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What would you do if your tap water turned brown? If it gave your children a rash every time they took a bath? Or worse, what if it made them sick? Read, watch, and listen to the stories below to uncover the wild story about how the water in Flint became Not Safe To Drink. And you can find ALL of our coverage of the Flint Water Crisis here.

President Obama signs emergency declaration for Genesee County to help water situation in Flint

President Obama.
Pete Souza
White House

President Obama made the declaration after a request from Gov. Snyder for federal help in responding to the drinking water crisis in the Flint area.

People in the city and in outlying areas served by the city’s water system have been urged not to drink the water since October 1, 2015.



Bottled water and water filters are being delivered to homes by National Guard troops, and volunteers. So far, they’ve reached less than a third of Flint’s 30,000 households.  


The drinking water in the city contains unsafe levels of lead after a series of decisions by city and state leaders damaged the city’s drinking water pipes. People in the city drank the contaminated water for more than a year while city and state officials told them the water was safe.


More from the White House press release:


The President's action authorizes the Department of Homeland Security, Federal Emergency Management Agency (FEMA), to coordinate all disaster relief efforts which have the purpose of alleviating the hardship and suffering caused by the emergency on the local population, and to provide appropriate assistance for required emergency measures, authorized under Title V of the Stafford Act, to save lives and to protect property and public health and safety, and to lessen or avert the threat of a catastrophe in Genesee County. Specifically, FEMA is authorized to identify, mobilize, and provide at its discretion, equipment and resources necessary to alleviate the impacts of the emergency. Emergency protective measures, limited to direct federal assistance, will be provided at 75 percent federal funding. This emergency assistance is to provide water, water filters, water filter cartridges, water test kits, and other necessary related items for a period of no more than 90 days. Additionally, the President offered assistance in identifying other Federal agency capabilities that could support the recovery effort but do not require an emergency declaration under the Stafford Act. W. Craig Fugate, Administrator, Federal Emergency Management Agency (FEMA), Department of Homeland Security, named David G. Samaniego as the Federal Coordinating Officer for federal recovery operations in the affected area.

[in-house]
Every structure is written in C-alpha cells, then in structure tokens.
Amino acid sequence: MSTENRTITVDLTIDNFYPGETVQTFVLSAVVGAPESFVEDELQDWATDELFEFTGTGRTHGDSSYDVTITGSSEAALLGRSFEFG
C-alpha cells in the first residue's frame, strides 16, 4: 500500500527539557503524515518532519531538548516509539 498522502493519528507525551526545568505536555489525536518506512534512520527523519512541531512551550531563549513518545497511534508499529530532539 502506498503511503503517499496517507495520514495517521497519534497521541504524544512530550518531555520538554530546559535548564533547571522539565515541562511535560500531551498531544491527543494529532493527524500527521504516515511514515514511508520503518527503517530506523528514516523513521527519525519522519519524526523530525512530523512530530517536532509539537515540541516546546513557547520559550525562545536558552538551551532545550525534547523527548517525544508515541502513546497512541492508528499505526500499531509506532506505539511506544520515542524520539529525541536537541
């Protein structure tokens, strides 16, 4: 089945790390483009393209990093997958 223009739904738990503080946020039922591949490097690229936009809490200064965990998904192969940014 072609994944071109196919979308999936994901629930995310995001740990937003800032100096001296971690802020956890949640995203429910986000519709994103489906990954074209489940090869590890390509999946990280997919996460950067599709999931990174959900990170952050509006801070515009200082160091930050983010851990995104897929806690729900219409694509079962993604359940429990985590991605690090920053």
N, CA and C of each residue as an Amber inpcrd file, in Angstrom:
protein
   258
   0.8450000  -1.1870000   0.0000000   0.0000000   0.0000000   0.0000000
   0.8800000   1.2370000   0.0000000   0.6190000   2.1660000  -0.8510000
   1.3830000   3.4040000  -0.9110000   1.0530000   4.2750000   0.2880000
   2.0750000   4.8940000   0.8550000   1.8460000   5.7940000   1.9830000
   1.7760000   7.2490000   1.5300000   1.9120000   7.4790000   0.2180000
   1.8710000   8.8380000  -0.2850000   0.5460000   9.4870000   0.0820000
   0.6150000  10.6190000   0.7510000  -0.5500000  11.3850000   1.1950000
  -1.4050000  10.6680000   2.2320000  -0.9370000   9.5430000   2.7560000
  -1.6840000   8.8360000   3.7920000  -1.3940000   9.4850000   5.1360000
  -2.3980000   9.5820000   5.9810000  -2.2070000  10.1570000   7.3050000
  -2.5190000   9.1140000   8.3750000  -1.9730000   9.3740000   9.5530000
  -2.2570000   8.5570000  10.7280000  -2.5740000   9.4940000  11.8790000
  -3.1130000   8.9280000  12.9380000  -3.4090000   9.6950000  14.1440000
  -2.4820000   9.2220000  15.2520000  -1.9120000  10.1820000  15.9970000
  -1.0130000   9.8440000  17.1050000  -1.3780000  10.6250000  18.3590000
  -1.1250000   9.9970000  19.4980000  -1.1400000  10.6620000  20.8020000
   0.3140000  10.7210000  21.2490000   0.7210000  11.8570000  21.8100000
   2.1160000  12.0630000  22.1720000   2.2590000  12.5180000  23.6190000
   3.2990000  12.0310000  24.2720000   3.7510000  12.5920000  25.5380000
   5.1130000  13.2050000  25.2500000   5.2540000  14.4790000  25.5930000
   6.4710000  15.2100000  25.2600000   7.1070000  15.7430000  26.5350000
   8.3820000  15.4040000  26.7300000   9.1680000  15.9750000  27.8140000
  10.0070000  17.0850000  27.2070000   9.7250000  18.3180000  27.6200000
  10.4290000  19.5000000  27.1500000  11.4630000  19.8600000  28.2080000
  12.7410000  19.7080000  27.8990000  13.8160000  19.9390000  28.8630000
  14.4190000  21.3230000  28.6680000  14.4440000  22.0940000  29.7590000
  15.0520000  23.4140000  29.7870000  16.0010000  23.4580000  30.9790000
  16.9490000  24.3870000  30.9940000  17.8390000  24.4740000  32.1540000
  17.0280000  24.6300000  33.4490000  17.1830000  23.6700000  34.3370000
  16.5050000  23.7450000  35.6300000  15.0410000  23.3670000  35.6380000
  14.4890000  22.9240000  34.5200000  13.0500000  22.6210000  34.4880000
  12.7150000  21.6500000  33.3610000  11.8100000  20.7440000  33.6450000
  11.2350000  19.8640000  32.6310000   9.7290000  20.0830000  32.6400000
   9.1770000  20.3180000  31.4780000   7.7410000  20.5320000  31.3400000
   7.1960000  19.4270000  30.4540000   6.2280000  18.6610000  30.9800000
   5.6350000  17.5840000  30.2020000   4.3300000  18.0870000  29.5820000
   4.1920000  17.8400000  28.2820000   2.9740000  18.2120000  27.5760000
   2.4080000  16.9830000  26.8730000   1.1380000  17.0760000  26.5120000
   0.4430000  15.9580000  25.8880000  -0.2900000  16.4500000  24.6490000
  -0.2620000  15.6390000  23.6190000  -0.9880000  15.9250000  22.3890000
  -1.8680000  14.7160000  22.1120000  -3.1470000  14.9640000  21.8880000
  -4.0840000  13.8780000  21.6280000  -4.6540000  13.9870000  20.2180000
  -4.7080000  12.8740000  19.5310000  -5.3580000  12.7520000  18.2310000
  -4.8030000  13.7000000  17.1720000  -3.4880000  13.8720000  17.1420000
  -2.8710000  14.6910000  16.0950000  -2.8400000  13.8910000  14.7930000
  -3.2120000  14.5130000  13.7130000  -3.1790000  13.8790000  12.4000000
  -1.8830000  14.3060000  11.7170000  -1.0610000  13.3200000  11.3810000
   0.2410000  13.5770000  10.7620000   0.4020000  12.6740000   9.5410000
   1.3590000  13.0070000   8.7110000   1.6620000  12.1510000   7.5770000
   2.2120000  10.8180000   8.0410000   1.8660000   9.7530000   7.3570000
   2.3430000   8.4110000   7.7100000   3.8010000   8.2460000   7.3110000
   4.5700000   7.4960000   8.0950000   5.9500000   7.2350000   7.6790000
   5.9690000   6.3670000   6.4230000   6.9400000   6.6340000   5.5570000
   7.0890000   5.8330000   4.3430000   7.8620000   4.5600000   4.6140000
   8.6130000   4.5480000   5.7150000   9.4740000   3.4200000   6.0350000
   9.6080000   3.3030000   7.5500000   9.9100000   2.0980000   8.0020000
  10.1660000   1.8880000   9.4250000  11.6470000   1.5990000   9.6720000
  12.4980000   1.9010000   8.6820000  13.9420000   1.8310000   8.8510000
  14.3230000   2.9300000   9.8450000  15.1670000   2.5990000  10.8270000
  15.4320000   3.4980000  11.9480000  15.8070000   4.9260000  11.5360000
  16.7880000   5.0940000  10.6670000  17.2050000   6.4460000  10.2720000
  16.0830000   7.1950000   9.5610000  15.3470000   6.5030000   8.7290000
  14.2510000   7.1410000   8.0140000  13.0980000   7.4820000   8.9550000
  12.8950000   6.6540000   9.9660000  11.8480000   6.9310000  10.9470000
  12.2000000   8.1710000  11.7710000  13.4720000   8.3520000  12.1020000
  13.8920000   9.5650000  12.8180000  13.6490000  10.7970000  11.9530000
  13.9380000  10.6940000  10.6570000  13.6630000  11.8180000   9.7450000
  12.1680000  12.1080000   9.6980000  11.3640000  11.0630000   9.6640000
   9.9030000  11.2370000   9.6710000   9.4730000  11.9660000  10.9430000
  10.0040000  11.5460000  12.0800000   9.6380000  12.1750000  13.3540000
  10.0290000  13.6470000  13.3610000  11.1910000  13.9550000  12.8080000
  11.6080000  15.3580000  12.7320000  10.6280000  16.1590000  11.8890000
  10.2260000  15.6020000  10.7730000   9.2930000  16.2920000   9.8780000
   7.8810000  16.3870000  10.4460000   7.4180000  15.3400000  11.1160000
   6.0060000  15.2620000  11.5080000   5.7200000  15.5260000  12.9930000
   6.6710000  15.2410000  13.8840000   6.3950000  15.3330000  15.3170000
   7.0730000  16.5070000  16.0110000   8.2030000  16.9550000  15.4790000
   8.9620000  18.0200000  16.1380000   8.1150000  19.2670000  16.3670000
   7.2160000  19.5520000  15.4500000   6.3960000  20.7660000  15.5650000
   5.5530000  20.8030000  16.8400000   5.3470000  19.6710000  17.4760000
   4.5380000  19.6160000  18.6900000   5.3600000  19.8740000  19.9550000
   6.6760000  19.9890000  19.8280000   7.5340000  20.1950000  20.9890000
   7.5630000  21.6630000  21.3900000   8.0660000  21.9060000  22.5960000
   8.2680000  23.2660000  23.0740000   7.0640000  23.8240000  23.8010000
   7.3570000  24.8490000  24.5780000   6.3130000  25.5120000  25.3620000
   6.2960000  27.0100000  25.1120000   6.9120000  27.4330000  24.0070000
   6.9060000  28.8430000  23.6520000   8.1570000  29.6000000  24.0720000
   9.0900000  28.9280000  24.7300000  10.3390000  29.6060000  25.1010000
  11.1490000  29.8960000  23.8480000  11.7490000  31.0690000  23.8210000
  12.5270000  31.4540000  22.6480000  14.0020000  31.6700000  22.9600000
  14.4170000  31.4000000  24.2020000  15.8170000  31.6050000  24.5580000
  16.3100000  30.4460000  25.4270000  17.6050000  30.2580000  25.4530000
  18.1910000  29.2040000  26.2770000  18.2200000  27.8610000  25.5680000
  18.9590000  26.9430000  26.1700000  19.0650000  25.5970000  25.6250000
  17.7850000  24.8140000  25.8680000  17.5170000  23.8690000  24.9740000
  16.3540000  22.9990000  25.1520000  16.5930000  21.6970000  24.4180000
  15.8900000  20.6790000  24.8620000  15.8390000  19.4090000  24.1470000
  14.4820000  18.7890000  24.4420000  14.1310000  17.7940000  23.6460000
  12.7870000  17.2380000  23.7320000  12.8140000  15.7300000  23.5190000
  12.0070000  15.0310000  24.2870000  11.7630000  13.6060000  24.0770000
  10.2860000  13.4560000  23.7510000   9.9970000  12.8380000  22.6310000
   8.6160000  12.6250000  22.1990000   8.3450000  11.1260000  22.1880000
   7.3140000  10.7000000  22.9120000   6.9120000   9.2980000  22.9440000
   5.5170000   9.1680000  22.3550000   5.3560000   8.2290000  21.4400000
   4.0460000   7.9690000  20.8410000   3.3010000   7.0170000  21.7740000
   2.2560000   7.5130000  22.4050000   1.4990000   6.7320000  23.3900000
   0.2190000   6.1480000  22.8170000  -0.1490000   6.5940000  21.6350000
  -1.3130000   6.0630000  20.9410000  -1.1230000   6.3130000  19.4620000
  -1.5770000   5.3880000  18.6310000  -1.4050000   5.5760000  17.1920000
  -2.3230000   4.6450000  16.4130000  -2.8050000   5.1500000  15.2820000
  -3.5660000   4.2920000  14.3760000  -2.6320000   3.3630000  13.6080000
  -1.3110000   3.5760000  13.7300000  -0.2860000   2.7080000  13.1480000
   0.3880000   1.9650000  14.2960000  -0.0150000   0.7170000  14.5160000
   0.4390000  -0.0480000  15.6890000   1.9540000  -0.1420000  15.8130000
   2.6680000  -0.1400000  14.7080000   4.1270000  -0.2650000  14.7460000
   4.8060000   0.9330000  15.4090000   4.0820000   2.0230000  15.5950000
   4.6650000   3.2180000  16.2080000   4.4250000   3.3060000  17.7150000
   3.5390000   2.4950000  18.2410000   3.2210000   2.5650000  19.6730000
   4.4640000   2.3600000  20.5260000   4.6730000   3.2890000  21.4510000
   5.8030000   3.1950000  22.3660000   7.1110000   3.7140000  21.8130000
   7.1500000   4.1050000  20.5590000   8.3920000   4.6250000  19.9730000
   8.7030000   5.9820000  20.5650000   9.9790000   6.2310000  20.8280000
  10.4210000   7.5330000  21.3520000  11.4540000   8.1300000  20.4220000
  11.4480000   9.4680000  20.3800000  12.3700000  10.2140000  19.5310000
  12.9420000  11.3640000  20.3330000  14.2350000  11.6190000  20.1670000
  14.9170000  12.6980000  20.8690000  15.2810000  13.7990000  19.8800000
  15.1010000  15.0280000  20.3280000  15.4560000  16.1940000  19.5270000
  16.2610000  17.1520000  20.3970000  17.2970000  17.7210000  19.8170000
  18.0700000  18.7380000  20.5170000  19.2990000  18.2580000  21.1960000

In Governor Snyder’s request to the president Thursday, he said the state does not know the extent of the permanent damage to Flint’s infrastructure.

The letter says Flint’s Department of Public Works estimates about 80% of parcels in the city may have lead in their service lines. Poor record keeping over the decades means Flint isn’t sure exactly where its lead service lines are.

However, the letter says Genesee County’s Department of Equalization estimated the cost of replacing these lead service lines at $767 million ($54 million on private property and $712 million on public property).

Snyder says the state has invested more than $10 million so far in “emergency protective measures” in Flint.

The federal emergency declaration means federal assistance is available for up to 90 days. Up to $5 million is available. If that’s exhausted, Congress would have to approve additional spending.

Congressman Dan Kildee, D-MI-05, issued the following statement today after President Barack Obama’s emergency declaration for Flint:


“I welcome the President’s quick action in support of the people of Flint after months of inaction by the Governor. The residents and children of Flint deserve every resource available to make sure that they have safe water and are able to recover from this terrible man-made disaster created by the state.”

Mark Brush was Michigan Radio’s Digital Media Director. He succumbed to a year-long battle with glioblastoma, an aggressive brain cancer, in March 2018. He was 49 years old.
Lindsey Smith is Michigan Radio’s investigative reporter. She previously served as Michigan Radio’s Morning News Editor and West Michigan Reporter.
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